<acronym id="a2sgq"></acronym>
<acronym id="a2sgq"><center id="a2sgq"></center></acronym><acronym id="a2sgq"><center id="a2sgq"></center></acronym>
<acronym id="a2sgq"></acronym><rt id="a2sgq"></rt>
<acronym id="a2sgq"><small id="a2sgq"></small></acronym>
<acronym id="a2sgq"><small id="a2sgq"></small></acronym>
<acronym id="a2sgq"><small id="a2sgq"></small></acronym>

Investing in a vacuum press

A vacuum press can help expand your business and shop capabilities. June 6, 2001

It makes sense that contact cement is not a good alternative for applying a backed wood veneer to a wood substrate (hardwood plywood). It seems that the only alternative for large sheets (80" x 24") is to use glues that require a vacuum press, which, to do one kitchen, is mighty expensive. Any alternatives?

Forum Responses
I usually suggest to people that they try to find someone in their area who does glue-ups. While your cost per piece will be more, you won't need to invest in gluing equipment and your quality should go up. If there's no one in your area who does this kind of work, it might be a good opportunity to expand your business.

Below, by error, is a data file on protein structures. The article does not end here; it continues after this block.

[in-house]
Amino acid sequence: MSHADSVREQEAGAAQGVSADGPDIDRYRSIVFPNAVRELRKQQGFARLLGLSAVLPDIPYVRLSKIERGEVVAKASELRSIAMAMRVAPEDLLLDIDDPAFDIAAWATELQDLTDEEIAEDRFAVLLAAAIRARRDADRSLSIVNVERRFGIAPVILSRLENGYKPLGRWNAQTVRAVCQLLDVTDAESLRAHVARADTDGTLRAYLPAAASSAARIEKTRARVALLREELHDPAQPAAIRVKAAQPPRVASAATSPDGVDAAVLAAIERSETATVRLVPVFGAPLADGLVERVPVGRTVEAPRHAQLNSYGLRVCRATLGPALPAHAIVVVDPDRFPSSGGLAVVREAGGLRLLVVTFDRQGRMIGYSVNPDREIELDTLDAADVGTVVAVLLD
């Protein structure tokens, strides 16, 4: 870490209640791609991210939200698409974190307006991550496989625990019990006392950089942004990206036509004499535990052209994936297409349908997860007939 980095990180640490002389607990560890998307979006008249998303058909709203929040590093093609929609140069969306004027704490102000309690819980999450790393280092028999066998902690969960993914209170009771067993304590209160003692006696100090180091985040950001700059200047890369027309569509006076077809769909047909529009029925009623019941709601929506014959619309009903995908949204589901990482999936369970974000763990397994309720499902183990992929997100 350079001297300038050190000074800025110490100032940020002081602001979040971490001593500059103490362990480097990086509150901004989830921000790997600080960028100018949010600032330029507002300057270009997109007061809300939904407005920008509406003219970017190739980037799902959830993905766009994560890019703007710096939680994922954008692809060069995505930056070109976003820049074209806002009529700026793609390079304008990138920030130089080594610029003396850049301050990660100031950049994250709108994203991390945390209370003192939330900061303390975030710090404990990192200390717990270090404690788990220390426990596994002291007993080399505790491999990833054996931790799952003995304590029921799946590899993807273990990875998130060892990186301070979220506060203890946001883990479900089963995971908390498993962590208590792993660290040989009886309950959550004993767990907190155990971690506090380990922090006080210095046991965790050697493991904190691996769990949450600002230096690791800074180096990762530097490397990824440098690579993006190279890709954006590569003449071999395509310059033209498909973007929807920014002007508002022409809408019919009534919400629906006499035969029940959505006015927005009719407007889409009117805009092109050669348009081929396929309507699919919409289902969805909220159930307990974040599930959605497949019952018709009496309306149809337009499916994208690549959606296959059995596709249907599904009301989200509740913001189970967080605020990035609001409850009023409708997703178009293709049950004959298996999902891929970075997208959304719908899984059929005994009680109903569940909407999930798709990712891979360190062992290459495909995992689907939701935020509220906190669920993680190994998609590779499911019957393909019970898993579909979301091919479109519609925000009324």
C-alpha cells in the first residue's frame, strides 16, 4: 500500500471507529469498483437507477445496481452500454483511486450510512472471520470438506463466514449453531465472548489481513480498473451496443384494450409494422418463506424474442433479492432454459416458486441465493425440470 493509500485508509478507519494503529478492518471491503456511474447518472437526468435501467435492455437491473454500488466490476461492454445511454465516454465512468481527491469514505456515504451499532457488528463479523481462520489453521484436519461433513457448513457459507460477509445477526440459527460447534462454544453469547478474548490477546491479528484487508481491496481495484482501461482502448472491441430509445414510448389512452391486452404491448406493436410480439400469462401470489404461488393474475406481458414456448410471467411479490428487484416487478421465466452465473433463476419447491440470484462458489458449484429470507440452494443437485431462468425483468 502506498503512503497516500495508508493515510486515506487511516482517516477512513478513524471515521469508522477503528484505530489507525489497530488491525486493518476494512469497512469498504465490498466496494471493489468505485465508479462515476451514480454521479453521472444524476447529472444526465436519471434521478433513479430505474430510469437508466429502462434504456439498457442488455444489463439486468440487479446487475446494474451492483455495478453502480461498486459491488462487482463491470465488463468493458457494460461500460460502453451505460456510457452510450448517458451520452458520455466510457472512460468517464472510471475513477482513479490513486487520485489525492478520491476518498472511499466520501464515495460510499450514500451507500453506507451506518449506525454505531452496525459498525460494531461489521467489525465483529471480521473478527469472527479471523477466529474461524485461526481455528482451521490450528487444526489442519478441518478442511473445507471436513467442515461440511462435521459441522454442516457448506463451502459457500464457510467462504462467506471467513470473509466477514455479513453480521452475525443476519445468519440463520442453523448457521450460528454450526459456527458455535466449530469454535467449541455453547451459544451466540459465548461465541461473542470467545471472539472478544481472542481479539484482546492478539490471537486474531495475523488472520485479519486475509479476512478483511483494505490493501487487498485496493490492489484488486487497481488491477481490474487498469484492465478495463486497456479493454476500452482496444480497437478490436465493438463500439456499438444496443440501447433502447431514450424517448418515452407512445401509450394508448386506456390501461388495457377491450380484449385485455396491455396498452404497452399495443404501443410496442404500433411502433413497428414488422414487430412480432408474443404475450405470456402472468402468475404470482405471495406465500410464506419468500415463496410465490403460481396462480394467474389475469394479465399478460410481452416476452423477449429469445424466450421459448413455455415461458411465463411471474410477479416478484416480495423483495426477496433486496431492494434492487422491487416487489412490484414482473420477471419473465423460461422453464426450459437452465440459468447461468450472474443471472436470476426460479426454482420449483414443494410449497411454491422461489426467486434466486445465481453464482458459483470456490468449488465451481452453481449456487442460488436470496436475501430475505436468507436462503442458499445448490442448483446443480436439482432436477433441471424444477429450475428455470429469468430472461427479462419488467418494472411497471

Jeff Pitcher, forum technical advisor

For a larger job like a kitchen, you may be able to justify the cost of a vacuum press setup. There are economy models available. You don't have to spend in the high hundreds or over a thousand dollars to get started. With good gluing techniques, you can turn out topnotch work with an economy press. Check your cutting list. If you're doing small parts, you can buy a smaller press. No need to buy a 4x8 foot vacuum bag to press 2x6 parts. Also, using a vacuum press doesn't necessarily dictate what glue you have to use. Because you have backed veneer, you would probably do fine with either a urea resin glue or PVA (white/yellow) glue. The veneer backing should reduce or eliminate bleed-through to the show surface of the veneer. Pressing times will be shorter with the PVA.